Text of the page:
Space Suit of the Week

The Space Suit of the Week is the EX-1A! In the video above, you can see Bill Elkins, the man largely responsible for the suit, demonstrating the mobility of his design in the late ’60s. The range of movement in this suit is superior to previous suits because it uses a special kind of toroidal joint. “Toroidal” sounds fancy, but it basically means that the joints are shaped like donuts, albeit really complicated metal donuts… for outer space. The Smithsonian Air and Space Magazine has an excellent interview with Elkins that covers the territory from the time he withstood 16.5 magnitude g-forces while staying conscious to the EX-1A suit.

About the battle between hard and soft suits, Elkins says:

“There are some advantages of the hard suit, although I did not remain a proponent of it. The hard suit had value for being able to go to much higher pressures. The higher you go, the less likely you are to have the bends when exiting a higher-pressure space vehicle. So if you were wearing [a hard suit], you could scramble to do an emergency [spacewalk] because you didn’t have to pre-breathe for four hours. It’s a very mobile little spaceship, if you will. Vic Vykukal, a NASA Ames engineer, also did pioneering work on the hard suit. The soft suit came from a line of pressure suits used by the Air Force and Navy. BF Goodrich’s soft suits for the Mercury project were evolved from a Navy pressure suit… It was a question of cultures and politics within the R&D labs. There was the West Coast technology such as Litton, and NASA’s Ames Research lab; but then the older timers from the East who knew soft suits. Ultimately, soft suits won out.”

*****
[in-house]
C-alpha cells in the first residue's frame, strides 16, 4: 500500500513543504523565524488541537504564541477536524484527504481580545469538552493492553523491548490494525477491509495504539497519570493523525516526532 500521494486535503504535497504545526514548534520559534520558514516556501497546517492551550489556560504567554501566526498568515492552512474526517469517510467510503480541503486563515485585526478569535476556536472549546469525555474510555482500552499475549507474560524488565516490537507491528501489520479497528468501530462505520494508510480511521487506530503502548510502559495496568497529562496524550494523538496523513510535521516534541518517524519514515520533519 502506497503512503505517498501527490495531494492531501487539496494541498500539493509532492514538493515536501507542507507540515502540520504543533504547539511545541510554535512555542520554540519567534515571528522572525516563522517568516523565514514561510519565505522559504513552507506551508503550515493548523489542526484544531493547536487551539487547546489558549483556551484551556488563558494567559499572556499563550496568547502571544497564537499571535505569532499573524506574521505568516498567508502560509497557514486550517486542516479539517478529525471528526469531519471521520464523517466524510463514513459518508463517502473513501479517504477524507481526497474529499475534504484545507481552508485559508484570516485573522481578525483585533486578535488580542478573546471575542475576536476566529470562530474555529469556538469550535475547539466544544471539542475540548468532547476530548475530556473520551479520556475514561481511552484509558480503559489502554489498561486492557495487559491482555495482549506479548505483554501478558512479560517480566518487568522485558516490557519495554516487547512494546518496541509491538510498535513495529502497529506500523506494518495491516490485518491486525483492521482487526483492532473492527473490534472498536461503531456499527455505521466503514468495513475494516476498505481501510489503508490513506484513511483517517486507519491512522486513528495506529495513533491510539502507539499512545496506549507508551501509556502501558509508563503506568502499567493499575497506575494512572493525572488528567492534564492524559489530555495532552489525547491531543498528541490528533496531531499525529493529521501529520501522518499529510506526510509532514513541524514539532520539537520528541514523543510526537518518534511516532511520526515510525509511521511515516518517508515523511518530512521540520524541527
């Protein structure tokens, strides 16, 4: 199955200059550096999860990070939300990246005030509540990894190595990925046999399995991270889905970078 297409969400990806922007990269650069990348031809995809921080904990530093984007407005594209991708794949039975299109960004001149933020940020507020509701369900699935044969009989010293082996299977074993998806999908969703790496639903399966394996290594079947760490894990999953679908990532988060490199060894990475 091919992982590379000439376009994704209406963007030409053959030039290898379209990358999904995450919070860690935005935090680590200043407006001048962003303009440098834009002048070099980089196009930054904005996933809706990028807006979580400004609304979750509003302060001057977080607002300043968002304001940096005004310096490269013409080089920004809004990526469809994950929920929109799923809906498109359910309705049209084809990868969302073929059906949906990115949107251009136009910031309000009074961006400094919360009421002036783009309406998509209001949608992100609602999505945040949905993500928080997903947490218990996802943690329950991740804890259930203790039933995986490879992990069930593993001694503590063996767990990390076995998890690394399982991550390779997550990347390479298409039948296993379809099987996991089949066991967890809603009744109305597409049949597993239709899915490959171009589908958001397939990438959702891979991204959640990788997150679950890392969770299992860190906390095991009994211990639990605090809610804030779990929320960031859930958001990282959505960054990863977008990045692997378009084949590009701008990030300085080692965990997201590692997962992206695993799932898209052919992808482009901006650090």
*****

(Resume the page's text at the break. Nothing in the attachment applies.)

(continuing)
Every time I read suit engineers talking about suit design (and the one time I’ve actually asked an astronaut) they say the biggest challenge of the suit is accommodating movement at pressure. Which doesn’t sound very exciting, but has lead to innovative design solutions, including hard suits like the EX-1A.  And even though hard suits never made it off the ground, maybe it’s better that they explore space only in our heads, floating around between the moon and donuts.


February 18, 2011 / By